Mexico has over 42,000 archeological sites and hence, it would be impossible to visit them all in a lifetime. The most visited include Chichén Itzá, Teotihuacán, Tulum Ruins, Palenque and others but a myriad of other amazing ones are always left unvisited by tourists due to lack of promotion.
A perfect example of this is Teotenango – located in Tenango de Arista, a small town in the State of Mexico only 76 kilometers away from Mexico City. The name of the site comes from the Nahuatl language: teotl means “god), tenamitl means “fortification” and co means “place”.
This lush set of small Aztec ruins stands in the middle of a valley that creates a gorgeous backdrop to them. It existed for a thousand years and was abandoned after the Spanish conquered it. In fact, right at the entrance of the place stands a small chapel along with a cross that shows the presence of the Spanish in the site.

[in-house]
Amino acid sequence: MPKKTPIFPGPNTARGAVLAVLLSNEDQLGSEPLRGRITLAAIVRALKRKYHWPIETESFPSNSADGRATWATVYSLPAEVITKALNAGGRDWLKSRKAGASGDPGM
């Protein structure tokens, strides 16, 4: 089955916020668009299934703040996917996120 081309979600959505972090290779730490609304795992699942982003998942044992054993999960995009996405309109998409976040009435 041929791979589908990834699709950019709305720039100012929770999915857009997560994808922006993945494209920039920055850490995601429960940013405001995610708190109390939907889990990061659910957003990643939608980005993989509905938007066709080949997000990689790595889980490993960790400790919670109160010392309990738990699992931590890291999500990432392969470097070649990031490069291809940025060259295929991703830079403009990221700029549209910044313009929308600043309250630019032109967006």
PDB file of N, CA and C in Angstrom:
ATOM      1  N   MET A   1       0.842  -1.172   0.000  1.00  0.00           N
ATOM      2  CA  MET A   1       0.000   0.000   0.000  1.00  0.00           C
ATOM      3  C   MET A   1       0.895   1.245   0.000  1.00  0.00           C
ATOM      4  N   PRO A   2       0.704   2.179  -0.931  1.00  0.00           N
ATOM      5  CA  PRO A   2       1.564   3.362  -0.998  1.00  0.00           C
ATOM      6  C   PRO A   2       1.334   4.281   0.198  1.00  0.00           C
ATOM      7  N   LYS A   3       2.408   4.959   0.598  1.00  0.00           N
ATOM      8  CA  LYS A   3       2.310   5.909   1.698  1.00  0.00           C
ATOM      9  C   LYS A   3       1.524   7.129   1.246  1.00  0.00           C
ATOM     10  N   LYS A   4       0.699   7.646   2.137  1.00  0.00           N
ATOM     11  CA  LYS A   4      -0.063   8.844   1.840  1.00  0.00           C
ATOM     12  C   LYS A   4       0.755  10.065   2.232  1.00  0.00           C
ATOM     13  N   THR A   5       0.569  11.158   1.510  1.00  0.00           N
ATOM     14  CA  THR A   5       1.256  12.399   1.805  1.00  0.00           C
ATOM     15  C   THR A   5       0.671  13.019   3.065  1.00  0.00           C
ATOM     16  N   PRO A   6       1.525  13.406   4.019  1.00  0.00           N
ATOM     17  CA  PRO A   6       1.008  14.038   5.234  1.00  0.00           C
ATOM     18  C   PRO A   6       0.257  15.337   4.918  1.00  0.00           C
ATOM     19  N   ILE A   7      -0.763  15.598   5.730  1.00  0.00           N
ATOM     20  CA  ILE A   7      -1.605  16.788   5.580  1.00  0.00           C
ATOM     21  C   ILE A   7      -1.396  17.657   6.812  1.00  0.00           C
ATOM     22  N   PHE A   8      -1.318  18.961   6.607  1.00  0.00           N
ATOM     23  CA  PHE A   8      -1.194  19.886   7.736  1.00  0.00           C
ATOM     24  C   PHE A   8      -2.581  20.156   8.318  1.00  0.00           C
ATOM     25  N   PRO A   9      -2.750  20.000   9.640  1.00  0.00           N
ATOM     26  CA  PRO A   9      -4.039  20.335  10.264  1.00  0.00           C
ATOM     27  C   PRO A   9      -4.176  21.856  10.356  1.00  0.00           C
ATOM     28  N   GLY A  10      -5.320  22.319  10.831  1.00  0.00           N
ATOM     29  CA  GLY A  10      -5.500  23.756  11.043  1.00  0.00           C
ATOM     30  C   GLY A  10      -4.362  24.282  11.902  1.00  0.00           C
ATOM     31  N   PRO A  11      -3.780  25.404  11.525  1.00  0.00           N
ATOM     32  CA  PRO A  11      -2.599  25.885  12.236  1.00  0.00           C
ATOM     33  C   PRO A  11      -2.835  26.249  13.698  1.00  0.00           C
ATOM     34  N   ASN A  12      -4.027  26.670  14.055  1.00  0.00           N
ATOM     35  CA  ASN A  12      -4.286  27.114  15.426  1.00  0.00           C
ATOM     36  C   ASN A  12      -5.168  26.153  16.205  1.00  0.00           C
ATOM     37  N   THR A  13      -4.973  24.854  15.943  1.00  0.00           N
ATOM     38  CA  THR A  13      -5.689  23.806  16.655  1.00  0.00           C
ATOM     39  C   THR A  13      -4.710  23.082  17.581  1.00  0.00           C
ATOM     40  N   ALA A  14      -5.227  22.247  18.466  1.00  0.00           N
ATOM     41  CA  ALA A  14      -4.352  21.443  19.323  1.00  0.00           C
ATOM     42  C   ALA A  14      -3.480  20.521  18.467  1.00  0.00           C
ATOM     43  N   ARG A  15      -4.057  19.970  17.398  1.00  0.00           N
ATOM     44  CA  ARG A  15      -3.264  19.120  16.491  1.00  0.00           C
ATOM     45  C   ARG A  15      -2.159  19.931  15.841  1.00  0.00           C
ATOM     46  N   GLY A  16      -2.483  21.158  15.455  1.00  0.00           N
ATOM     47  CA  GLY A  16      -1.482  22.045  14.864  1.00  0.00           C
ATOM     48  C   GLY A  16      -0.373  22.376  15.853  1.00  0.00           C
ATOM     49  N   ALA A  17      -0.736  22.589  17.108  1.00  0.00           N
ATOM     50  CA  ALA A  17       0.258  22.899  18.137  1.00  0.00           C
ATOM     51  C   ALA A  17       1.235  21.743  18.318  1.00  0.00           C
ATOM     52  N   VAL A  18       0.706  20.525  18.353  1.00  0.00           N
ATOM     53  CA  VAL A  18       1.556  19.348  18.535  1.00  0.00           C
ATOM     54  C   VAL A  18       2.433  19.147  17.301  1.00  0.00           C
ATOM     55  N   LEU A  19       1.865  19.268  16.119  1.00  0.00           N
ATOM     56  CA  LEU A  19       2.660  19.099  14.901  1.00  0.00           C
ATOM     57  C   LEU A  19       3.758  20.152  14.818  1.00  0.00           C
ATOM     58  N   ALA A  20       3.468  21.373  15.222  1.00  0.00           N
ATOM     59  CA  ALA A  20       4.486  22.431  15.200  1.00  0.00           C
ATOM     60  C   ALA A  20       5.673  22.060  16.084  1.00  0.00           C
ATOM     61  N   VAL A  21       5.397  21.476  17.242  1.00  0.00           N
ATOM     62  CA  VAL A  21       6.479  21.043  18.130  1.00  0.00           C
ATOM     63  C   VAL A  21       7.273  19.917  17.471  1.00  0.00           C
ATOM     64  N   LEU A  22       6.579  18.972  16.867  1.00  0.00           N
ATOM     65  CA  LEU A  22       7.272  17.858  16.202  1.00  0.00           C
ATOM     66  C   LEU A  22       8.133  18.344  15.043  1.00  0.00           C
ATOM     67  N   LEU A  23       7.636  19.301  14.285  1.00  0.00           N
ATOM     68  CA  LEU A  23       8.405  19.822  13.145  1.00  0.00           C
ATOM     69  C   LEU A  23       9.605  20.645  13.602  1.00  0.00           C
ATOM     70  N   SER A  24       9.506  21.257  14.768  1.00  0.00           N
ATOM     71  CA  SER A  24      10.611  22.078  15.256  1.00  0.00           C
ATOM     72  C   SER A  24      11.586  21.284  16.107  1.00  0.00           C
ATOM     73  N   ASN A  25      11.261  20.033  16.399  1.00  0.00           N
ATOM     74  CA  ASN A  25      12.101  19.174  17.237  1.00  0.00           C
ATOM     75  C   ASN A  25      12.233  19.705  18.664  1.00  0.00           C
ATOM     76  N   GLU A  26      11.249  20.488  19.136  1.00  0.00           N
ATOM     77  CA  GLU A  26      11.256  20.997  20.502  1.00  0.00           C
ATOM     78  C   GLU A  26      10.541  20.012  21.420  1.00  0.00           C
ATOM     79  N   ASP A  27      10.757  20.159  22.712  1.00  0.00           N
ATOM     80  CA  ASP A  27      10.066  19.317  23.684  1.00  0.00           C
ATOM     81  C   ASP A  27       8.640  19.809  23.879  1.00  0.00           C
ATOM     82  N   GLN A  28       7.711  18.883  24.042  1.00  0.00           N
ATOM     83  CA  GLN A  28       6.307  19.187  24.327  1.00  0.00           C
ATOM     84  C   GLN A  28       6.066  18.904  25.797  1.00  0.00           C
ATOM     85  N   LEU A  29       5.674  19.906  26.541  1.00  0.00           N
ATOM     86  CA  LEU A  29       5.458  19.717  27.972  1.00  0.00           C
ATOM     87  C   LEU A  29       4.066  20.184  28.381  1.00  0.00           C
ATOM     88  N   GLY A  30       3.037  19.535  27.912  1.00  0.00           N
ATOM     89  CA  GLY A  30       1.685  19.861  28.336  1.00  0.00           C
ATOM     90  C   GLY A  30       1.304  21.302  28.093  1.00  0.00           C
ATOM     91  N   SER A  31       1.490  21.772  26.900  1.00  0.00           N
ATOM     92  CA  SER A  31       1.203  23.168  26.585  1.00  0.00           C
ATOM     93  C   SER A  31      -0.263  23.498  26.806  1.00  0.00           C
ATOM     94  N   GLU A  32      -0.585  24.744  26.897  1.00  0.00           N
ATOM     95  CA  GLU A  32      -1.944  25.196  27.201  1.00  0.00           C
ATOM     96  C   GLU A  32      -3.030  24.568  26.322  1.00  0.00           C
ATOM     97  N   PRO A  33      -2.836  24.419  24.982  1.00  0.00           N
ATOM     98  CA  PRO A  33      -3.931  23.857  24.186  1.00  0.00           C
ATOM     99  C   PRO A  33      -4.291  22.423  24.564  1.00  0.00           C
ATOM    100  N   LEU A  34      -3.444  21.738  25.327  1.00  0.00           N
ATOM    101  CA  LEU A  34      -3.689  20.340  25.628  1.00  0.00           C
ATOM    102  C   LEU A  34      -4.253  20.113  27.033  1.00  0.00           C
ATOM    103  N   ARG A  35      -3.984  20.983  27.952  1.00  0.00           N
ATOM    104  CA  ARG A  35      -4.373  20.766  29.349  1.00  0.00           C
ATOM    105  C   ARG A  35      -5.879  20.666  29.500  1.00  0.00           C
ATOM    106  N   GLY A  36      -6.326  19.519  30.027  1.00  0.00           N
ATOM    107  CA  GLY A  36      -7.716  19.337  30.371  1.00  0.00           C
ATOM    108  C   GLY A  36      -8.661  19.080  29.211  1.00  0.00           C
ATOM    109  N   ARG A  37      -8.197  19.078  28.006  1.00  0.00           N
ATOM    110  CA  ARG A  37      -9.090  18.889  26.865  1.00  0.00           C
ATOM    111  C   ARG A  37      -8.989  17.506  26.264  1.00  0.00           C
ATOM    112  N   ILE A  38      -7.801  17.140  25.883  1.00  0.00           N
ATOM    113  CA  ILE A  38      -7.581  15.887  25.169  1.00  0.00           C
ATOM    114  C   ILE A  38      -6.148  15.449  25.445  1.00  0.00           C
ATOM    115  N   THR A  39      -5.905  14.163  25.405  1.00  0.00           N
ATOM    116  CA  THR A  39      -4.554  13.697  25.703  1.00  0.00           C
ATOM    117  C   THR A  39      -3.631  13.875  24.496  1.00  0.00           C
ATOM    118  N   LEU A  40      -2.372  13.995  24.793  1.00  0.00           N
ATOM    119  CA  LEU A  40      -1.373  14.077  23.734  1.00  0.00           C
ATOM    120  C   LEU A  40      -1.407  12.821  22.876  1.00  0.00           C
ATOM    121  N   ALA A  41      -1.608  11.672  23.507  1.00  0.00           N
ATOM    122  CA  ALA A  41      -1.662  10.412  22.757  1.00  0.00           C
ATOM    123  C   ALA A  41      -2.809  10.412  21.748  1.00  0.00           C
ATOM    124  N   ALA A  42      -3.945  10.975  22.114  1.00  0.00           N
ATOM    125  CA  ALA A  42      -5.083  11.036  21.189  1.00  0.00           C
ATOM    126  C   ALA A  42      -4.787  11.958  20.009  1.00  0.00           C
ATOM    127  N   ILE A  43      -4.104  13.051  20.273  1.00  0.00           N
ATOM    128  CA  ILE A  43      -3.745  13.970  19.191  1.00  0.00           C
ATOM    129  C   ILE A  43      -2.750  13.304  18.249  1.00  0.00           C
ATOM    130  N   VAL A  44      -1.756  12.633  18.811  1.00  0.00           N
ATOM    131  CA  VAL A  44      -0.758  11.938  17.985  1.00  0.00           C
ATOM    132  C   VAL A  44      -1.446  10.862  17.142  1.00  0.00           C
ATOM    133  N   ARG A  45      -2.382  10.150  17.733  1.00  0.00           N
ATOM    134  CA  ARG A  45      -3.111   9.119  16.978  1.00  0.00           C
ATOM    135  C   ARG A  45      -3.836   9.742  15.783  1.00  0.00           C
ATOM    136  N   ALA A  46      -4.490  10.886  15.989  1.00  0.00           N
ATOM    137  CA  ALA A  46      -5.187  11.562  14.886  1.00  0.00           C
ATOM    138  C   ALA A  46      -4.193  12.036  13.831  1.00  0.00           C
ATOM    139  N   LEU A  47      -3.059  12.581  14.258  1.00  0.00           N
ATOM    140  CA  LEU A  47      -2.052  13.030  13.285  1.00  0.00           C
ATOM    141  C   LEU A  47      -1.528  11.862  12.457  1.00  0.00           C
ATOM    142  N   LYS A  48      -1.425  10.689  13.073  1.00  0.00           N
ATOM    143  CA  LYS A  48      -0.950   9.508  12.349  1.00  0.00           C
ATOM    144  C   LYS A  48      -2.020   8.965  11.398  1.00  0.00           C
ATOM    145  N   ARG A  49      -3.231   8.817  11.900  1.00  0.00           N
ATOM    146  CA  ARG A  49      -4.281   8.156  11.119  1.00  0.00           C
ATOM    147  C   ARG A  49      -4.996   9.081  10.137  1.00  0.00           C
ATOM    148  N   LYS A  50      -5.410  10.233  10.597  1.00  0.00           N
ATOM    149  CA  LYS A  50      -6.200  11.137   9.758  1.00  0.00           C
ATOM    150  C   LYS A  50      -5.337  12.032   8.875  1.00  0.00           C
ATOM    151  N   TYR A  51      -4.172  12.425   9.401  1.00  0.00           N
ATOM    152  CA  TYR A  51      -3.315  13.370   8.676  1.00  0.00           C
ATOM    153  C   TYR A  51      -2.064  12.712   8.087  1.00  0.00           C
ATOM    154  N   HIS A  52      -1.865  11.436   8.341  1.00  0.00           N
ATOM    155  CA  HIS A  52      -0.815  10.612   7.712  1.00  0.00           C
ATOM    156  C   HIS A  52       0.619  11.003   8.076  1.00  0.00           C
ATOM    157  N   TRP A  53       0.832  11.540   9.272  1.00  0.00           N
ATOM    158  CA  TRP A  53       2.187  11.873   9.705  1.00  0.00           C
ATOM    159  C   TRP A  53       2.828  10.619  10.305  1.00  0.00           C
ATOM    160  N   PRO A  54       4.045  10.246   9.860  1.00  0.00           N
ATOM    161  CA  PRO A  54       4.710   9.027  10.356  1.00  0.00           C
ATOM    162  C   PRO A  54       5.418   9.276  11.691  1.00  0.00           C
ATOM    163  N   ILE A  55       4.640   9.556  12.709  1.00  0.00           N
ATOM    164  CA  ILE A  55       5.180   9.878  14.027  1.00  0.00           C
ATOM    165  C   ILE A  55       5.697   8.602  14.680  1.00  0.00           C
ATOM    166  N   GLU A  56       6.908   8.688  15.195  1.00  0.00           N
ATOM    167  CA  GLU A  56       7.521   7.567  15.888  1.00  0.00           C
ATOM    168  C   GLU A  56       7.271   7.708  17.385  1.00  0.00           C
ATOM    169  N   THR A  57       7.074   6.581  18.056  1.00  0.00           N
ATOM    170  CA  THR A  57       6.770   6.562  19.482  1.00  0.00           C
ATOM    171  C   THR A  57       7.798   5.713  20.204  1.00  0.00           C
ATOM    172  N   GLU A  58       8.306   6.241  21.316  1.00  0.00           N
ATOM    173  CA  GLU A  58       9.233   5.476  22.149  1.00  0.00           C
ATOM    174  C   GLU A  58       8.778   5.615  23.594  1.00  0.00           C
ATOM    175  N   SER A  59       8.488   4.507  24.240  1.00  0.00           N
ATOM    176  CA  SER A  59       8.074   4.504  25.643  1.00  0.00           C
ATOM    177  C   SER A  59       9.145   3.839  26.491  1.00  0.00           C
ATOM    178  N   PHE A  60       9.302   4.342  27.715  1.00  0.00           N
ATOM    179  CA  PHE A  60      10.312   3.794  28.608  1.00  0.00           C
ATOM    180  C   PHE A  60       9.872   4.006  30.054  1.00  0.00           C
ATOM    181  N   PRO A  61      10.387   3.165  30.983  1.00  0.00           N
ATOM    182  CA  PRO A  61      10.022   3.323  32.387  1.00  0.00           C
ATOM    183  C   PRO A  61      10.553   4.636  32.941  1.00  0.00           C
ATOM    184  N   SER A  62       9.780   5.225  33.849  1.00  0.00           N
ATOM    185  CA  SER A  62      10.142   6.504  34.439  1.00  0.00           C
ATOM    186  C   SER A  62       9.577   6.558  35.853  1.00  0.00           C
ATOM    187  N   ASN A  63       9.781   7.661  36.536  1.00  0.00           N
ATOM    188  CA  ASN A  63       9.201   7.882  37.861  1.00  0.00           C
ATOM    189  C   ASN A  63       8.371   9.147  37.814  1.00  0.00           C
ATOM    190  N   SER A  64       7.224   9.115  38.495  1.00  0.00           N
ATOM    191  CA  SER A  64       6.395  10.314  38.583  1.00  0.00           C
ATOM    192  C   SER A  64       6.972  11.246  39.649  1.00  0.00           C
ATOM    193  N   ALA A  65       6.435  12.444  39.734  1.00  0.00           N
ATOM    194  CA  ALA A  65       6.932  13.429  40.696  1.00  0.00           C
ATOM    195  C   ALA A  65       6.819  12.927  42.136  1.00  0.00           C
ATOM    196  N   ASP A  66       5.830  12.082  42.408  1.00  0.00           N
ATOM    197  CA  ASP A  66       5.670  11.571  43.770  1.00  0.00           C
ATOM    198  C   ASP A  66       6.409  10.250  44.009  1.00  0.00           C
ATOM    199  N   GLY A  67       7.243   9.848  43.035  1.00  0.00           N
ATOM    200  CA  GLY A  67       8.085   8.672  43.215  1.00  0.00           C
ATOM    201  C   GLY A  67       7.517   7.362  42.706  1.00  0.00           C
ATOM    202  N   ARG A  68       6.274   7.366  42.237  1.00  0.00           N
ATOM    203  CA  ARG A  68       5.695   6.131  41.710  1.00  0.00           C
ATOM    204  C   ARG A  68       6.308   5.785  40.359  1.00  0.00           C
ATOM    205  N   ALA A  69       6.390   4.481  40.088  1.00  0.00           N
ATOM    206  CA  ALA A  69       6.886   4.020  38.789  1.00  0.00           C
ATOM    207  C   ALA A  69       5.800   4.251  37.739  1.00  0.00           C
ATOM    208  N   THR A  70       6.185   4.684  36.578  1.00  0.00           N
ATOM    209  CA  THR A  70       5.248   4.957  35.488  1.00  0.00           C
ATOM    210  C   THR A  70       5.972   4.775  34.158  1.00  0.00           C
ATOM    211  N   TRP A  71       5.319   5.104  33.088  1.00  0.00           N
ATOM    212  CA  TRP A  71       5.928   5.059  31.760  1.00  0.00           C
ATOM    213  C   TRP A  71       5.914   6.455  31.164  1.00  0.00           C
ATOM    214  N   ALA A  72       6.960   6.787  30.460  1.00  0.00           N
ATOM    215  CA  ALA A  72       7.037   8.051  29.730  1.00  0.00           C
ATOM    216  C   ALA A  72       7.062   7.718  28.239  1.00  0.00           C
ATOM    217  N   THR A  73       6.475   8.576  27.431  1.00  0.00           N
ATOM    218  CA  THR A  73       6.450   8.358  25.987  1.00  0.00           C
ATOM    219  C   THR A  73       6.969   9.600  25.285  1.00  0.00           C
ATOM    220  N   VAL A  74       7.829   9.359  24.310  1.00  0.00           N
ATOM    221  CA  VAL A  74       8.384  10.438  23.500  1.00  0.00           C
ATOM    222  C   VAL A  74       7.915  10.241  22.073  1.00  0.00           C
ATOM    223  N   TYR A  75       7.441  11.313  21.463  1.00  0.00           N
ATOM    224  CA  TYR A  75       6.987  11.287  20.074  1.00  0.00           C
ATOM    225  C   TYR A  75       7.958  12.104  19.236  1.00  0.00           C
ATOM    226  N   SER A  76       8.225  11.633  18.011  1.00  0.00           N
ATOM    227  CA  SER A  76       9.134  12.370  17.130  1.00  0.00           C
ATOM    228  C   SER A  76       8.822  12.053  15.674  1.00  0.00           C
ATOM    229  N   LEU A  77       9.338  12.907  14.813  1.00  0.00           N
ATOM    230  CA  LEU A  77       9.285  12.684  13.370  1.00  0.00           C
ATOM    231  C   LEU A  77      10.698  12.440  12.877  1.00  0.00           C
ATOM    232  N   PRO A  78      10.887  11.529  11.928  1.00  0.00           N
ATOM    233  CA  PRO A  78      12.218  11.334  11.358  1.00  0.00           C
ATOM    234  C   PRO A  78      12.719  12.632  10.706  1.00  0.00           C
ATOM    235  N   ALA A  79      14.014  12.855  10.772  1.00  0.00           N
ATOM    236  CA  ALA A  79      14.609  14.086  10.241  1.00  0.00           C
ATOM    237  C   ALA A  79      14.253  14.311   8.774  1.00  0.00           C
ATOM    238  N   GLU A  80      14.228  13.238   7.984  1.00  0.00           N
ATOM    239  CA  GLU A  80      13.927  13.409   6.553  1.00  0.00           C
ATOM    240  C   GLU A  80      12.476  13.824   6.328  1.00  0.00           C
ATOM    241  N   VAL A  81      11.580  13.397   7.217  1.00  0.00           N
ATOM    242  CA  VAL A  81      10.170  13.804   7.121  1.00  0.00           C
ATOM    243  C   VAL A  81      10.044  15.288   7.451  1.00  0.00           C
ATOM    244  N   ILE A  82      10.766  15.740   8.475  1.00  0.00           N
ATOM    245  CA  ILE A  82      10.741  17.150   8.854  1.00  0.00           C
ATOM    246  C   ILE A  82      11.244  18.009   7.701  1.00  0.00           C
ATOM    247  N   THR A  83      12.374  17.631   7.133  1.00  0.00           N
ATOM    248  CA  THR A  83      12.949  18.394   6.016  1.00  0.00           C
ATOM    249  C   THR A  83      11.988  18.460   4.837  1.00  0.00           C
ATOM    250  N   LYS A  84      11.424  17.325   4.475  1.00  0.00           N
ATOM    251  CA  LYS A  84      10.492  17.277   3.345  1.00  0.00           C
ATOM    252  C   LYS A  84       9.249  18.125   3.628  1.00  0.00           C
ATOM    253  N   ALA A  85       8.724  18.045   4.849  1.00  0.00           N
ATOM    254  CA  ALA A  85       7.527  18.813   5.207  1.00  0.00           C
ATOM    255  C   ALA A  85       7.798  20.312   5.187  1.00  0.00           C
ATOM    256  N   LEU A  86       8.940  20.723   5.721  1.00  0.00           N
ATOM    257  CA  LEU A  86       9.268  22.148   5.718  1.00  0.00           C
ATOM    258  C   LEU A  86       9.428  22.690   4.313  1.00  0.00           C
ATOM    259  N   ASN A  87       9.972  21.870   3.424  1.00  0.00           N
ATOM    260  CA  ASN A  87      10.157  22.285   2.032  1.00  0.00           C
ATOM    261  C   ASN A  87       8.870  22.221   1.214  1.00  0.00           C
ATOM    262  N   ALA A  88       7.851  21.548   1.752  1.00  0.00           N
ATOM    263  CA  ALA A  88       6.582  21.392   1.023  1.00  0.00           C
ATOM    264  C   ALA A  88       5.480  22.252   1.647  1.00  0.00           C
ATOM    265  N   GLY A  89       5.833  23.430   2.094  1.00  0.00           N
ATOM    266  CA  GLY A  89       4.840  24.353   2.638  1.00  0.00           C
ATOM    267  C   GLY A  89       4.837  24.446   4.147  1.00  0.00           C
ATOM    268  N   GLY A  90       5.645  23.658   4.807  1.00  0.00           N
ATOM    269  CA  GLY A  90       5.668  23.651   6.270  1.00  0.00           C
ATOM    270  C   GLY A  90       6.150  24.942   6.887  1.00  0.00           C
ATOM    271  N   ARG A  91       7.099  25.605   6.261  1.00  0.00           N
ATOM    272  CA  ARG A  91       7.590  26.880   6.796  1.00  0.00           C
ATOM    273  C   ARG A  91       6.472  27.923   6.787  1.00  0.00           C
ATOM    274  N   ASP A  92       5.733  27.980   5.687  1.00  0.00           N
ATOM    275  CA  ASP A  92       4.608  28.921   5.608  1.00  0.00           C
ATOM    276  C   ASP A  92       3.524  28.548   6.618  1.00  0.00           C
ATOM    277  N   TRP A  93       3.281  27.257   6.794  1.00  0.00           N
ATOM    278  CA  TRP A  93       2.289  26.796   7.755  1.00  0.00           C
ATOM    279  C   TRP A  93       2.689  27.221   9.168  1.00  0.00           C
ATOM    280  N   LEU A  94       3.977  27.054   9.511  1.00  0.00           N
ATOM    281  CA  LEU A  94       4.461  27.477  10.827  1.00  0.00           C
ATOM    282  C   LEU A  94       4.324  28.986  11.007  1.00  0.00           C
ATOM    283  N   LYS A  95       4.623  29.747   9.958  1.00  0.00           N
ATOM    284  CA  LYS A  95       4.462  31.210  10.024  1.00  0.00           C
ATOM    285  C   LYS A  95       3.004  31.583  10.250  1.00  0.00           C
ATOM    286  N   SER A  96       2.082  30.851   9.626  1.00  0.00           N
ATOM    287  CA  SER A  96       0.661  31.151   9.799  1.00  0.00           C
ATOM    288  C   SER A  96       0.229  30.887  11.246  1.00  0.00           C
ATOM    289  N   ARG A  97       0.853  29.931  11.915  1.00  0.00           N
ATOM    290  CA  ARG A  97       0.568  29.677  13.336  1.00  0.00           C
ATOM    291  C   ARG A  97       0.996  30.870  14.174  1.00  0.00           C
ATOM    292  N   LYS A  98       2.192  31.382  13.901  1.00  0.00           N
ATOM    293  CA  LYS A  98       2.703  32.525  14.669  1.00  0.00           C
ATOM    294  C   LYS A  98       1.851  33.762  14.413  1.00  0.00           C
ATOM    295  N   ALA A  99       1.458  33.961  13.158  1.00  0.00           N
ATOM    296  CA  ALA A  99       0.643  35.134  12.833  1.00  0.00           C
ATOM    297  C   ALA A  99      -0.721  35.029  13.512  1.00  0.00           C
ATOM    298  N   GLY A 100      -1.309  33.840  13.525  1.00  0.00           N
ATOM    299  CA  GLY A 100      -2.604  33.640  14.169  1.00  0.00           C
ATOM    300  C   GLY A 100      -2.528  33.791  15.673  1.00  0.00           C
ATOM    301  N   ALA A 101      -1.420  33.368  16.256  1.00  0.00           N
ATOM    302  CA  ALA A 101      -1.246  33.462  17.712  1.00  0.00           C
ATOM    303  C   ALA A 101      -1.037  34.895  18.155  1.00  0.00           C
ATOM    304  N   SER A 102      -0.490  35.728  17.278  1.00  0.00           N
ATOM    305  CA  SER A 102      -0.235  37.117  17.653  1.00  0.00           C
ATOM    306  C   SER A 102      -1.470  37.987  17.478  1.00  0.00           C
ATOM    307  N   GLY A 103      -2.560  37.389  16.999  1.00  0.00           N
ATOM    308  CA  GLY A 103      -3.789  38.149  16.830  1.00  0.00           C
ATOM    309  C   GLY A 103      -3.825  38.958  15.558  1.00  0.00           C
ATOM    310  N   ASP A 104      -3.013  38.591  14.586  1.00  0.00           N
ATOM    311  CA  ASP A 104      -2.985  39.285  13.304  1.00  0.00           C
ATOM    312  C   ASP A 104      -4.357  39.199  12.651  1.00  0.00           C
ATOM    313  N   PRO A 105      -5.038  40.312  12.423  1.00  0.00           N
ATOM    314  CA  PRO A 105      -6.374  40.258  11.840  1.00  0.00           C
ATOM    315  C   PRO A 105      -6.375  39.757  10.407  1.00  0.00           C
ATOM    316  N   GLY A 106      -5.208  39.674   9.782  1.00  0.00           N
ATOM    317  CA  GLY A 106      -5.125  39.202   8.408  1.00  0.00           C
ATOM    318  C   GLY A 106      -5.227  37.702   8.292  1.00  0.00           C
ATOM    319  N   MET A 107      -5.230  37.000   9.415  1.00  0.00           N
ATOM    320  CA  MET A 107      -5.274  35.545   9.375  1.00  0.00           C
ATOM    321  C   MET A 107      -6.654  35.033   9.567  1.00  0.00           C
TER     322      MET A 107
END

Teotenango has more than forty monuments and it is organized into five groups of buildings that are labeled with letters: A, B, C, D, and E.
The entrance ticket is $30 pesos. This site in particular is well worth a visit for those looking to get off the beaten path and discover places that will rarely be found in travel guides.
You can roam about the place freely, climb the pyramids and structures with freedom unlike other more well-known archaeological sites in Mesoamerica where this has been prohibited due to the vast amount of people who visit them daily.
Due to the lack of tourism infrastructure, getting here is only possible by taxi or by renting a car.
The closest big city to it is Toluca, which can be easily accessed to from Mexico City via bus (all bus stations have shuttles there). From Toluca station, you can take a colectivo bus for $10 pesos to the village of Tenango and from there, you'll have to take a taxi.